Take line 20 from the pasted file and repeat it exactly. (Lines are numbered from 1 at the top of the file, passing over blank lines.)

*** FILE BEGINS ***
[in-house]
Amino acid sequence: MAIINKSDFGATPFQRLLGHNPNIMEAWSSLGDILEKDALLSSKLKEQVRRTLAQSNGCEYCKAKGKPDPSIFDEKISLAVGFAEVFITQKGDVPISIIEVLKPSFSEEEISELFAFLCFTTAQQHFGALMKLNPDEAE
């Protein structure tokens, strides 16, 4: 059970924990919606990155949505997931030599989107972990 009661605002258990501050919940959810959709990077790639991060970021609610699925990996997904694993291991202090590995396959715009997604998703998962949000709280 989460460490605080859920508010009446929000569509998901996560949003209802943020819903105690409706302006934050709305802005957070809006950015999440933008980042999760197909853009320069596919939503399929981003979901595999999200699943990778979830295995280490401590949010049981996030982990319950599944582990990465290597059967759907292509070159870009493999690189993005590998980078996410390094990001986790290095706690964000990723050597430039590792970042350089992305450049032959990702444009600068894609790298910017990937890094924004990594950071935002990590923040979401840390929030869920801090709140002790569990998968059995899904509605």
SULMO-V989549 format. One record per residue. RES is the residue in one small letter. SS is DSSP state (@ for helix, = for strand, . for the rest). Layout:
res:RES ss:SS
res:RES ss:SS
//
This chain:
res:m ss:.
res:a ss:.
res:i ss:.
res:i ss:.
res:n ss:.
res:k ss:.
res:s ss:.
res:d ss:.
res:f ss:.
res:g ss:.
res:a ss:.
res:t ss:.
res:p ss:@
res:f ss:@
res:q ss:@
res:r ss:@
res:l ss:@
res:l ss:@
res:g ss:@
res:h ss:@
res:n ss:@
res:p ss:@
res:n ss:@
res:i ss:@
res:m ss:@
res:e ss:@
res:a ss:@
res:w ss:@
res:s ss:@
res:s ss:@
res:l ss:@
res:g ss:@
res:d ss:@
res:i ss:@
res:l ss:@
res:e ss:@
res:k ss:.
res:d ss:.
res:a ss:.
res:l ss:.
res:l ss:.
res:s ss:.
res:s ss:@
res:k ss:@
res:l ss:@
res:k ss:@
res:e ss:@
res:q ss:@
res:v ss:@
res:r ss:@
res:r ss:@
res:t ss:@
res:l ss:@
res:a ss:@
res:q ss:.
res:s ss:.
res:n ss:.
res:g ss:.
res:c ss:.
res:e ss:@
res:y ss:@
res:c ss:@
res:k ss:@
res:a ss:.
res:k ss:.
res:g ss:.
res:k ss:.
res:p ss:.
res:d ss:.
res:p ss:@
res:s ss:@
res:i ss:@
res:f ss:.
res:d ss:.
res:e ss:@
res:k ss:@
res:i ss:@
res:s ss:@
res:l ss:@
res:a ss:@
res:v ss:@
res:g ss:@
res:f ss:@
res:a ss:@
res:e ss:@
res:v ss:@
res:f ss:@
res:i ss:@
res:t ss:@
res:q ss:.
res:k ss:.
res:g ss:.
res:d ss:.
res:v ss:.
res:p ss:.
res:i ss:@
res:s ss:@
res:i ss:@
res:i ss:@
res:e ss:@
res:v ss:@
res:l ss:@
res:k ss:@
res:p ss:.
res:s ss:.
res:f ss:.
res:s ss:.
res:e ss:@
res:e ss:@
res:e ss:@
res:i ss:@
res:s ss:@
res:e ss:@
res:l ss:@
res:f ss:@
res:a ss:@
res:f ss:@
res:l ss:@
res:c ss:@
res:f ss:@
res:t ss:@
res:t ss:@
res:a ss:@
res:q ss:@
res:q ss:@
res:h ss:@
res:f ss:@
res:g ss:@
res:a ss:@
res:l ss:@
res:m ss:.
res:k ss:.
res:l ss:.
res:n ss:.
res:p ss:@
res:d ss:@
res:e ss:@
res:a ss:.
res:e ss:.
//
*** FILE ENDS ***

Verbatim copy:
res:t ss:.